Idioms

Origin of here

before 900; Middle English; Old English hēr; cognate with German hier, Old Norse, Gothic hēr
Can be confusedhear here (see synonym study at hear)

Usage note

10. See there.

Word story

The very basic word here, a derivative of the Proto-Indo-European root ko-, ke-, kē(i)-, ki- “this, this here,” has so many relatives in so many Indo-European languages that it is hard to choose examples.
From ke-, Latin has cedo “gimme,” cēterus (from ce-eteros ) “the other, the rest of,” hic (from hic-ce ) “this, this here,” and ecce “look!” Greek has (e)keînos (from (e)ke-enos ) “that, that one (over there),” and ekeî “there, over there.” The variant ki- yields Latin cis “on this side of” (as in Gallia Cisalpina “Cisalpine Gaul,” that part of Italy in the Po Valley between the Alps and the Apennines, where Gauls lived).
In Germanic ki- becomes hi-, from which Old English has hē, his, him and the neuter pronoun hit (English he, his, him and it ), hire, the genitive and dative singular feminine pronoun (English her ), and heom, him, the dative plural of the third person pronoun, now the colloquial English ‘em. Old High German derives hiutu “this day, today” (German heute ). Hi- and the adverbial or locative suffix -r yields Gothic hēr, Old English hēr, and German hier.
Finally, Hittite has ki “this” and kinun “now.”
Dictionary.com Unabridged Based on the Random House Unabridged Dictionary, © Random House, Inc. 2019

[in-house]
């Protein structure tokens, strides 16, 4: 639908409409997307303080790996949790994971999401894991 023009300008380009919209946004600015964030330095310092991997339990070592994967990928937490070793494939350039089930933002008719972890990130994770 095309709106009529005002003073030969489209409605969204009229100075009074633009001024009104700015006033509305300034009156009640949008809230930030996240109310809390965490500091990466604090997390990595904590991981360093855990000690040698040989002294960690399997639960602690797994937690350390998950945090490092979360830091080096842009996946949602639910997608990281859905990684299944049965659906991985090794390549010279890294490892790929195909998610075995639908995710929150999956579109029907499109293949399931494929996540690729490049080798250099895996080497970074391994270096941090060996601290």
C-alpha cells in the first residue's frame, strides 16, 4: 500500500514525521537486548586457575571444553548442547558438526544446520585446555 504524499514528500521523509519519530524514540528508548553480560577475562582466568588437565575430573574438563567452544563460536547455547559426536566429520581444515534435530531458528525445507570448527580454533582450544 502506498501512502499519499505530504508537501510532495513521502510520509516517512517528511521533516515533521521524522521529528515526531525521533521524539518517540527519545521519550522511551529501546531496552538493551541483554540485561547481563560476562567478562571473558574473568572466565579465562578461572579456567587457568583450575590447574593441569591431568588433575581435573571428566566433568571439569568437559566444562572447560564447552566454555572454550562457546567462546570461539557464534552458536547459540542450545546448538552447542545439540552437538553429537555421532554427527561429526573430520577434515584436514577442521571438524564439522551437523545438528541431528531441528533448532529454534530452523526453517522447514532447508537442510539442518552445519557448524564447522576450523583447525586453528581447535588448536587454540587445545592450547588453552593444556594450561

British Dictionary definitions for here and now (1 of 2)

here

/ (hɪə) /

adverb

noun

this placethey leave here tonight
here and now or the here and now the present time

Word Origin for here

Old English hēr; related to Old Norse hēr, Old High German hiar, Old Saxon hīr

British Dictionary definitions for here and now (2 of 2)

Here

/ (ˈjɪrə) /

interjection

Southern African an exclamation of surprise or dismay

Word Origin for Here

Afrikaans: Lord
Collins English Dictionary - Complete & Unabridged 2012 Digital Edition © William Collins Sons & Co. Ltd. 1979, 1986 © HarperCollins Publishers 1998, 2000, 2003, 2005, 2006, 2007, 2009, 2012

Word Origin and History for here and now

here


Old English her "in this place, where one puts himself," from Proto-Germanic pronomial stem *hi- (from PIE *ki- "this;" see he) + adverbial suffix -r. Cognate with Old Saxon her, Old Norse, Gothic her, Swedish här, Middle Dutch, Dutch hier, Old High German hiar, German hier.

Phrase here today and gone tomorrow first recorded 1680s in writings of Aphra Behn. Here's to _____ as a toast is from 1590s, probably short for here's health to _____. In vulgar speech, this here as an adjective is attested from 1762. To be neither here nor there "of no consequence" attested from 1580s. Here we go again as a sort of verbal roll of the eyes is attested from 1950. Noun phrase here and now "this present life" is from 1829.

Online Etymology Dictionary, © 2010 Douglas Harper

Idioms and Phrases with here and now (1 of 2)

here and now


1

At this moment, as in We must reach a decision here and now. [Early 1800s]

2

the here and now. This life, the present, as in We'd better think of the here and now before worrying about future generations. [Early 1900s]

Idioms and Phrases with here and now (2 of 2)

here


In addition to the idioms beginning with here

  • here and now
  • here and there
  • here goes
  • here today, gone tomorrow
  • here to stay

also see:

  • buck stops here
  • downhill all the way (from here)
  • have had it (up to here)
  • neither here nor there
  • same here
  • where do we go from here
The American Heritage® Idioms Dictionary Copyright © 2002, 2001, 1995 by Houghton Mifflin Harcourt Publishing Company. Published by Houghton Mifflin Harcourt Publishing Company.